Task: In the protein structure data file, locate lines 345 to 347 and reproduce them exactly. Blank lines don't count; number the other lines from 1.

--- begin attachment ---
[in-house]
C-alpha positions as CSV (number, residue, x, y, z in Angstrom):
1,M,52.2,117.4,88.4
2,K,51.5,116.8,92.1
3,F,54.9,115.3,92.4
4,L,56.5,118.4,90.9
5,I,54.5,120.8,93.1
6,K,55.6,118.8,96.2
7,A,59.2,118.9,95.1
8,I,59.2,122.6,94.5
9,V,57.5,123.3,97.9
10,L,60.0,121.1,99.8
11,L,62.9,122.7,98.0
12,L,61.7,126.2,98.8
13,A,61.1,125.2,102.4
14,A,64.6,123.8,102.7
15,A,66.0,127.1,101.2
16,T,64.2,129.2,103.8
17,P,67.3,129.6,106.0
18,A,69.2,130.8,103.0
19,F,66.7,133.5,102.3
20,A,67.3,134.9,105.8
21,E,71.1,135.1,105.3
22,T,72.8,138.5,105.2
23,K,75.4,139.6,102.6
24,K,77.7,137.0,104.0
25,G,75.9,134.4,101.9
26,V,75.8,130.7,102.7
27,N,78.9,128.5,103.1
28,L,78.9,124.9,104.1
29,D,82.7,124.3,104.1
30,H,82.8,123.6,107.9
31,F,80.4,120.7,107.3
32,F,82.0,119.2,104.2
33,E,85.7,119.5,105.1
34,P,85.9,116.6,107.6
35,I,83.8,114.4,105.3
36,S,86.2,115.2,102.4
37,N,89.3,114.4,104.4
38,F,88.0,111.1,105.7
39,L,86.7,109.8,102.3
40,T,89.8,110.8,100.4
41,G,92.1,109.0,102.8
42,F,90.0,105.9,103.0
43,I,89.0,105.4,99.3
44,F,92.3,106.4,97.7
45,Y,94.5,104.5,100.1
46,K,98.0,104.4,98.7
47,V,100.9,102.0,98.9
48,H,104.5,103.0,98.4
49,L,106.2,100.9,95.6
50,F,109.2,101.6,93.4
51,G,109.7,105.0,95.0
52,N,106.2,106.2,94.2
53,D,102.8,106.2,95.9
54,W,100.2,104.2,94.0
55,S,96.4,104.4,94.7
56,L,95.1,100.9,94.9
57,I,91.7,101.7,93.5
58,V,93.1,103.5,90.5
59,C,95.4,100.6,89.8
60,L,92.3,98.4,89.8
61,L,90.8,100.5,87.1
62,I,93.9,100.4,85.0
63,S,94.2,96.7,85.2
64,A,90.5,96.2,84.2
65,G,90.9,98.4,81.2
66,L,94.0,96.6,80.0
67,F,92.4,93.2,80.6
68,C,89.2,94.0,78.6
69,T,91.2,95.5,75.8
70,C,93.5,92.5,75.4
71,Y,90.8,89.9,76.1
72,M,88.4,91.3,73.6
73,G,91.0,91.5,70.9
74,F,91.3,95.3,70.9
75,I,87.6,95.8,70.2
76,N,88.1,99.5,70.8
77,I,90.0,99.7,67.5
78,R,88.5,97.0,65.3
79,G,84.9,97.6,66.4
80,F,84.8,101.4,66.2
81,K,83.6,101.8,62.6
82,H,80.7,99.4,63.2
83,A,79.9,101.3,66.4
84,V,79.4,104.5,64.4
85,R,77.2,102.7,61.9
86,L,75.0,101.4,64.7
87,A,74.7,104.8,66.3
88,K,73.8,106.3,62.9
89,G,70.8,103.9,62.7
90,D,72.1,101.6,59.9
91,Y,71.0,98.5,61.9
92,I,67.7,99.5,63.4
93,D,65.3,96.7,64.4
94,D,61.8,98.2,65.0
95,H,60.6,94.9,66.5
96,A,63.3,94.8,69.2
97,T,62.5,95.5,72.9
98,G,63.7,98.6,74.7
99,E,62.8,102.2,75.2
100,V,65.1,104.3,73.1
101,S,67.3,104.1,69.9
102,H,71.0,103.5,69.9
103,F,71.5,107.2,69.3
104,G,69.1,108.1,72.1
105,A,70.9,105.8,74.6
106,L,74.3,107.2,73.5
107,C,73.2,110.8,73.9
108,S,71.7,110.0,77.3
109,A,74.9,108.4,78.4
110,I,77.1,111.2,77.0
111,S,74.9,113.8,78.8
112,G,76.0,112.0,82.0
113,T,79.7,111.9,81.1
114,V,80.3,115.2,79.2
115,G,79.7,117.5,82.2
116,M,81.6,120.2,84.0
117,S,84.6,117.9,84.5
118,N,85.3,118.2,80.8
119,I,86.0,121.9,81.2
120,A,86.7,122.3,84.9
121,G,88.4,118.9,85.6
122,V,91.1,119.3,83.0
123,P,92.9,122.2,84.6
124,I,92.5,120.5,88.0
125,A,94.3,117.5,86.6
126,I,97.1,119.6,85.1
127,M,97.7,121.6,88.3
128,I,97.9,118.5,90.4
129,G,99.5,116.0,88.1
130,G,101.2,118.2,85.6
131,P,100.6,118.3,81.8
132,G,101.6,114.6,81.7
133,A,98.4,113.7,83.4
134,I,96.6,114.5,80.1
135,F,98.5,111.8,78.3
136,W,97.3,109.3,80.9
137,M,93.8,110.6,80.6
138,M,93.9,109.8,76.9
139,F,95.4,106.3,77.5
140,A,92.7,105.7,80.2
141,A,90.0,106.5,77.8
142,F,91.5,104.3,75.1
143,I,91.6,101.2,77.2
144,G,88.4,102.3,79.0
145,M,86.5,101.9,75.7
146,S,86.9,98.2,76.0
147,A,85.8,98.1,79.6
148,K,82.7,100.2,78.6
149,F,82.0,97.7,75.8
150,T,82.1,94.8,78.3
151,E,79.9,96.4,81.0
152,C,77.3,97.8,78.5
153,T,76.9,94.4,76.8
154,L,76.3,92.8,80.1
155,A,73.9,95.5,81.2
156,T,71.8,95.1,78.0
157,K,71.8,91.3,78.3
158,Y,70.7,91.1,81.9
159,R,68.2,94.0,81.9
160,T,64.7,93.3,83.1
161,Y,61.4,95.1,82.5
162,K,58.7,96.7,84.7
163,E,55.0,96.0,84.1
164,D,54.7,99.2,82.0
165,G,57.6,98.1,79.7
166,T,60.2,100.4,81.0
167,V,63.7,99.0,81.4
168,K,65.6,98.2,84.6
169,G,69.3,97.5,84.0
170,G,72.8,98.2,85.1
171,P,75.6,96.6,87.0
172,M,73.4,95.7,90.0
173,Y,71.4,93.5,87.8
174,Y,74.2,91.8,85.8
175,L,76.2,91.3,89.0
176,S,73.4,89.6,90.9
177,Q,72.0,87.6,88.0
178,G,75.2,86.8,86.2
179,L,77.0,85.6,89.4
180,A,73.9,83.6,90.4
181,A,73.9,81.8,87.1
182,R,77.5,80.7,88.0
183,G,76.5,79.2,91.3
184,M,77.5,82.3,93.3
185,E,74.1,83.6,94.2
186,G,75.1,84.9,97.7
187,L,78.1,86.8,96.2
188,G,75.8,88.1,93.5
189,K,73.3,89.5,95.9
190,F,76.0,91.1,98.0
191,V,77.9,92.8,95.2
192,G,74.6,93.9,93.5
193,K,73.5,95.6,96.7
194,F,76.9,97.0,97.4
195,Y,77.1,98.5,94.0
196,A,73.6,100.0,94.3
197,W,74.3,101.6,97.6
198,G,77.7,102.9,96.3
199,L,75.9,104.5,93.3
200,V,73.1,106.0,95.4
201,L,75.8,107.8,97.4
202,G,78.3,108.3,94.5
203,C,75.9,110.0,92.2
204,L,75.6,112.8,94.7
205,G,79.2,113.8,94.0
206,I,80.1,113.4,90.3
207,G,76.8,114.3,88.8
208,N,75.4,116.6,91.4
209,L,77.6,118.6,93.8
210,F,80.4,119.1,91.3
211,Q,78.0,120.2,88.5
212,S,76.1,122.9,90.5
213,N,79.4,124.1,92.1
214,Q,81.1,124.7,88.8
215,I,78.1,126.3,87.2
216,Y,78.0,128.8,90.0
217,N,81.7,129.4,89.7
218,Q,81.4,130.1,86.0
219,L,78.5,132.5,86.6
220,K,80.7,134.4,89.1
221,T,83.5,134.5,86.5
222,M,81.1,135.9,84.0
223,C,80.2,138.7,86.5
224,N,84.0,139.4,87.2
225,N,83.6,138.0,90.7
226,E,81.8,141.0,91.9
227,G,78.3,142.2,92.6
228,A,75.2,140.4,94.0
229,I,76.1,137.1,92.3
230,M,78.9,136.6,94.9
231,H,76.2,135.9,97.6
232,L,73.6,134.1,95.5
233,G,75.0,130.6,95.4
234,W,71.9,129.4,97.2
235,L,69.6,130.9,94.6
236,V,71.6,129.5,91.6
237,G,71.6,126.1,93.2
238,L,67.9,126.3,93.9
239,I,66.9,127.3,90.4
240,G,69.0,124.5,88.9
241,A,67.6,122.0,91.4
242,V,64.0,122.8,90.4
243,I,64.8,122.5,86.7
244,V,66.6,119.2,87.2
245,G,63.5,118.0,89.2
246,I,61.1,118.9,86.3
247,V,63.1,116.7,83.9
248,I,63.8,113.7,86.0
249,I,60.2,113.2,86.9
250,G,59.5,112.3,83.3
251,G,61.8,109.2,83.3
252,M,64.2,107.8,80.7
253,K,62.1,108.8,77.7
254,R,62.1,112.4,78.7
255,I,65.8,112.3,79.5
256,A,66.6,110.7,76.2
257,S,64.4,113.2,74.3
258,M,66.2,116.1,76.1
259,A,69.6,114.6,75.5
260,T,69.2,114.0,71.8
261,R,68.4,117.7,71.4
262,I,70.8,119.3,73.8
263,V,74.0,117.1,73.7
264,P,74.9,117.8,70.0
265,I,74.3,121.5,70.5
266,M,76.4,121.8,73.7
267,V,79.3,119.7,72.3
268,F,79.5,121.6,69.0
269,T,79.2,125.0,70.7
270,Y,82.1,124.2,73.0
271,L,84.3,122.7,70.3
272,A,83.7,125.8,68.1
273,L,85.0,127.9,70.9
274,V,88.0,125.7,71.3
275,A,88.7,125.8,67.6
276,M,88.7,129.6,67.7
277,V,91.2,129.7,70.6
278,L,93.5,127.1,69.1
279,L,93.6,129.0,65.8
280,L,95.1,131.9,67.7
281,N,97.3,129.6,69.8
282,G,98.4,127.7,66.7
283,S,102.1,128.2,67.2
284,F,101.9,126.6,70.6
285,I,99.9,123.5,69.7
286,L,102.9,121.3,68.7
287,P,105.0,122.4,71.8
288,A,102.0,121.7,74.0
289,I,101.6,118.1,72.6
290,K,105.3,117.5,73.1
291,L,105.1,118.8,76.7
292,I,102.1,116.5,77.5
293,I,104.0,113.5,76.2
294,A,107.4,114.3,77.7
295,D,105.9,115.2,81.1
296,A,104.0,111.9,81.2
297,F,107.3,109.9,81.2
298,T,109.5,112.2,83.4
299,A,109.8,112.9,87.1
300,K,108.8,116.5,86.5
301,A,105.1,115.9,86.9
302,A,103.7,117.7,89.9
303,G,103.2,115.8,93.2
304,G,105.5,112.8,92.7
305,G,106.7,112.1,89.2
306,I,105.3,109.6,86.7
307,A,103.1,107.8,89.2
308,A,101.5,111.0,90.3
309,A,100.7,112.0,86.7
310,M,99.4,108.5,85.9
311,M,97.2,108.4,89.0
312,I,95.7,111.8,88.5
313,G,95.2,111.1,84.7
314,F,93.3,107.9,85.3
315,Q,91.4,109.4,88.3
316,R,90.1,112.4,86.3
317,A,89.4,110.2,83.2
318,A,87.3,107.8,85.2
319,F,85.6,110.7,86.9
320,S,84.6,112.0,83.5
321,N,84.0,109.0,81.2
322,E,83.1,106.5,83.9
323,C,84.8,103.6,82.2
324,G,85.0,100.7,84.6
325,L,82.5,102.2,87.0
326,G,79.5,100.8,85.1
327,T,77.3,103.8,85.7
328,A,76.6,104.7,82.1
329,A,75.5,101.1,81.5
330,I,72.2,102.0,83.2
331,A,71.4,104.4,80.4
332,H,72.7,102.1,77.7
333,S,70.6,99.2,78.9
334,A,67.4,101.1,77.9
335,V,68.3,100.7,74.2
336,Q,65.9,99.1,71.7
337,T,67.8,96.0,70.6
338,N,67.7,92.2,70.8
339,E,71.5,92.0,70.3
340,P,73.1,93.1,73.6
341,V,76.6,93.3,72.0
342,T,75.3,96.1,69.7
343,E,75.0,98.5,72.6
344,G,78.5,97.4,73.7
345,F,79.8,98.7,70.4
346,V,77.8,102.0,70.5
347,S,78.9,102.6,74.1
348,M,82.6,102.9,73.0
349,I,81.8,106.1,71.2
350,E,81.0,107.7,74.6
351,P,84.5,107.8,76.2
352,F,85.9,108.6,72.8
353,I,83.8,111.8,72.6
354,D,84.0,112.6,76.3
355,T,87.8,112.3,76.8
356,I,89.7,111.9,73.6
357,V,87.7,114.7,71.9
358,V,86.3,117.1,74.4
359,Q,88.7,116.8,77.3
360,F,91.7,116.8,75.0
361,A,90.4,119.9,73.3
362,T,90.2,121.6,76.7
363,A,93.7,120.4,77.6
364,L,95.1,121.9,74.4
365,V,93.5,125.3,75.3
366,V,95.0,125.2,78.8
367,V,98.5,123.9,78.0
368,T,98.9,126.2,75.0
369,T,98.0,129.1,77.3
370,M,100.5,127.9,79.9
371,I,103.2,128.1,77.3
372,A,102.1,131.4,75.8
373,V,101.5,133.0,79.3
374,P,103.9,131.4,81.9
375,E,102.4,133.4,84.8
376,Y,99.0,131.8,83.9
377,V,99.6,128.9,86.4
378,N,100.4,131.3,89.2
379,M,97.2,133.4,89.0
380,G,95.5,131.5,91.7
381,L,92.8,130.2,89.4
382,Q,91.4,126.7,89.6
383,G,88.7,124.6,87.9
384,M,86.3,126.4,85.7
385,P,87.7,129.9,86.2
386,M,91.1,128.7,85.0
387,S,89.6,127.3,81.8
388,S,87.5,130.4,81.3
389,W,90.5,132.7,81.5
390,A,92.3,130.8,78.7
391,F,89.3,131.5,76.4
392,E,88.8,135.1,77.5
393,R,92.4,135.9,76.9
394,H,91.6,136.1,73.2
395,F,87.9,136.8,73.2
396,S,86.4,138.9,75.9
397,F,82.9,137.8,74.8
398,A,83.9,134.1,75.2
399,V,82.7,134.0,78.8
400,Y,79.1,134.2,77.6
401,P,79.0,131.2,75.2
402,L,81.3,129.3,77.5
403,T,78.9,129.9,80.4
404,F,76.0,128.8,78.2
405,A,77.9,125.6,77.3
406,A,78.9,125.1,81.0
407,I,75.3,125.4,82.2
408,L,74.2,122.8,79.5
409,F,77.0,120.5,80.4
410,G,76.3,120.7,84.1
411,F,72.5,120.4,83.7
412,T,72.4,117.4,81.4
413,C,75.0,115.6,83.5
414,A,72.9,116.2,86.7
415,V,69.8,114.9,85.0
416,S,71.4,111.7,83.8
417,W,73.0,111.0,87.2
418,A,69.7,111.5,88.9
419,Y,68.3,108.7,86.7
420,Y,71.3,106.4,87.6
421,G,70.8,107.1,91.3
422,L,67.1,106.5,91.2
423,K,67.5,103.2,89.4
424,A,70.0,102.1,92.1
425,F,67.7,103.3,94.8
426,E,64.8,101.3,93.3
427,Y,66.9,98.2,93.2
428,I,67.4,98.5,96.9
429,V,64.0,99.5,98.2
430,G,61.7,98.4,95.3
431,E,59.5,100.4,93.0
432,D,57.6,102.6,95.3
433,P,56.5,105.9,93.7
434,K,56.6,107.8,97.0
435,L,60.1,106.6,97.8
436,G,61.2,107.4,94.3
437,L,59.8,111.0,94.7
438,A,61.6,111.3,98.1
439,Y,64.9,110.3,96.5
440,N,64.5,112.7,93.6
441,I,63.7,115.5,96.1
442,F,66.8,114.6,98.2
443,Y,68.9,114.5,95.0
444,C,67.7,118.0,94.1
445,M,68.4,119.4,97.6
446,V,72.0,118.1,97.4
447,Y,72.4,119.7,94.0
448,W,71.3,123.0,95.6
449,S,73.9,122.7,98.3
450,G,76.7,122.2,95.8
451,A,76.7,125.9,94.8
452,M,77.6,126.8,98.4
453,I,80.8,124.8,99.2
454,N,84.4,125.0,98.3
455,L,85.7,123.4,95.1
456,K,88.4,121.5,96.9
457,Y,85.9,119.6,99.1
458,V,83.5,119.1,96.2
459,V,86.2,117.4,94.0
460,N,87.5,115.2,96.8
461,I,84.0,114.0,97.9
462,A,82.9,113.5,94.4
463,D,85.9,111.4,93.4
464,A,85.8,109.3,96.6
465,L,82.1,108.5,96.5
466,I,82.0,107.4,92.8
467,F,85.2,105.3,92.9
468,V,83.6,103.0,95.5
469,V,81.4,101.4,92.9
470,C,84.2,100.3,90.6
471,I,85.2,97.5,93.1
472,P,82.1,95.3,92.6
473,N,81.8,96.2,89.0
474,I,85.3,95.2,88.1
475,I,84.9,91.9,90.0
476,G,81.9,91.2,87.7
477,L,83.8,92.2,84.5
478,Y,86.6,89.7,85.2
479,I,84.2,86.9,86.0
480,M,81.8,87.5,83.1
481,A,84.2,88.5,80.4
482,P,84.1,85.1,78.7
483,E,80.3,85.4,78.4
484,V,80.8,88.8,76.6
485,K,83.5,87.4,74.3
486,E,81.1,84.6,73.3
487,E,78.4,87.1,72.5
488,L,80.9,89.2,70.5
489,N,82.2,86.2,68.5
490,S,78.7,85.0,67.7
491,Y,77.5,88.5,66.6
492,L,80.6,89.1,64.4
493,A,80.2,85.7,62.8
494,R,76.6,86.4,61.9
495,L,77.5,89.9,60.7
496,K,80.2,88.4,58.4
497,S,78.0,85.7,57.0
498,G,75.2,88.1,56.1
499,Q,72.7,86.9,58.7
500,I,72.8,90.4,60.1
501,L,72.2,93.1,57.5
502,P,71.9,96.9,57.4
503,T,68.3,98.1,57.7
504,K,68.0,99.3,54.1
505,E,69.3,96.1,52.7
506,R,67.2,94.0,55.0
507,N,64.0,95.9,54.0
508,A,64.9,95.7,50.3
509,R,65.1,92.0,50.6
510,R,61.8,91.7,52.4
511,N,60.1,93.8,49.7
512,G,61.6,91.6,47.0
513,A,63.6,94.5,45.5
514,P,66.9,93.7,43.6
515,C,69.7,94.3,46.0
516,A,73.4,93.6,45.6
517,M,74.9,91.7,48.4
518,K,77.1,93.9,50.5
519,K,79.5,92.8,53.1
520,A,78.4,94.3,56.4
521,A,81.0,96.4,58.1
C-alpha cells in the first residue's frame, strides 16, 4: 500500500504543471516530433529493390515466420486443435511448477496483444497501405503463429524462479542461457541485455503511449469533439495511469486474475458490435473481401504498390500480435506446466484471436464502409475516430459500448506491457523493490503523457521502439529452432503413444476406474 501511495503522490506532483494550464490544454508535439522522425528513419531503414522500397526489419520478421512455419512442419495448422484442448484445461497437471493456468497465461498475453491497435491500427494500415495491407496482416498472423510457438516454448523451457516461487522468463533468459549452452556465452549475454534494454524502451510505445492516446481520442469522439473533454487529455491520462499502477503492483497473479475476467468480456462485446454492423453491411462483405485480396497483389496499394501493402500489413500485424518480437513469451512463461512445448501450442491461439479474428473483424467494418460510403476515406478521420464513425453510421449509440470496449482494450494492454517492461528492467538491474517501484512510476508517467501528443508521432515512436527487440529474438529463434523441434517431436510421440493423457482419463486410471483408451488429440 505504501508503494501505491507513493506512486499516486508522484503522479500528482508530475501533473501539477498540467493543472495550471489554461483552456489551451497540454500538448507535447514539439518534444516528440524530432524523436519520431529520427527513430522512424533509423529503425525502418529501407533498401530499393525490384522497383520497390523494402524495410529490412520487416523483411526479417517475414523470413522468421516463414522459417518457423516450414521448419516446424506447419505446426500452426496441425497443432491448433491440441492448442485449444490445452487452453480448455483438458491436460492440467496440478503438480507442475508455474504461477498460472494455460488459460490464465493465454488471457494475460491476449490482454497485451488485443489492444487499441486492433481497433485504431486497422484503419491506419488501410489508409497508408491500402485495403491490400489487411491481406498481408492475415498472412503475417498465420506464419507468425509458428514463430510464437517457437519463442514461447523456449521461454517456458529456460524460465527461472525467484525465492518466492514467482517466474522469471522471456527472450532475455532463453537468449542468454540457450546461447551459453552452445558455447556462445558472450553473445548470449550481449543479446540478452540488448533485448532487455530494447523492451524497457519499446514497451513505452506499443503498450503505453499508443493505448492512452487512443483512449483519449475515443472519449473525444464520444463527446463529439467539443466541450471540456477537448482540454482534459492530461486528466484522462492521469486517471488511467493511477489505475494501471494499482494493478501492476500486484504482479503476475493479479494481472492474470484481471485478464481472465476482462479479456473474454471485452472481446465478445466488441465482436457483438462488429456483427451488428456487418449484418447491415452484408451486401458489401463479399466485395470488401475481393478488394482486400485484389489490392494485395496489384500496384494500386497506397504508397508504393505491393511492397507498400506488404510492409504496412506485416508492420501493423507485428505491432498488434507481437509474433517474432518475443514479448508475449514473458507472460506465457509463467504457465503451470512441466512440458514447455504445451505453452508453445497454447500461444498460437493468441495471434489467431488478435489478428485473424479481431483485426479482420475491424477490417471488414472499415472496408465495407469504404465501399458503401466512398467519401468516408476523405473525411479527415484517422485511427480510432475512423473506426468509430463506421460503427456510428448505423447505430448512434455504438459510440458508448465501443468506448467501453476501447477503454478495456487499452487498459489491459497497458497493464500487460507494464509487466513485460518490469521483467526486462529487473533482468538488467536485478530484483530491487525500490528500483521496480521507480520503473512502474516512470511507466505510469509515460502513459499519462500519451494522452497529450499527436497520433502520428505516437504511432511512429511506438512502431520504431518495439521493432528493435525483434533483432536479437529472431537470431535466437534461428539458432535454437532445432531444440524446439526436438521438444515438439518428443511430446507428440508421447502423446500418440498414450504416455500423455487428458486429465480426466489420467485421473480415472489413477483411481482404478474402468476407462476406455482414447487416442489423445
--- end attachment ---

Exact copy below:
343,E,75.0,98.5,72.6
344,G,78.5,97.4,73.7
345,F,79.8,98.7,70.4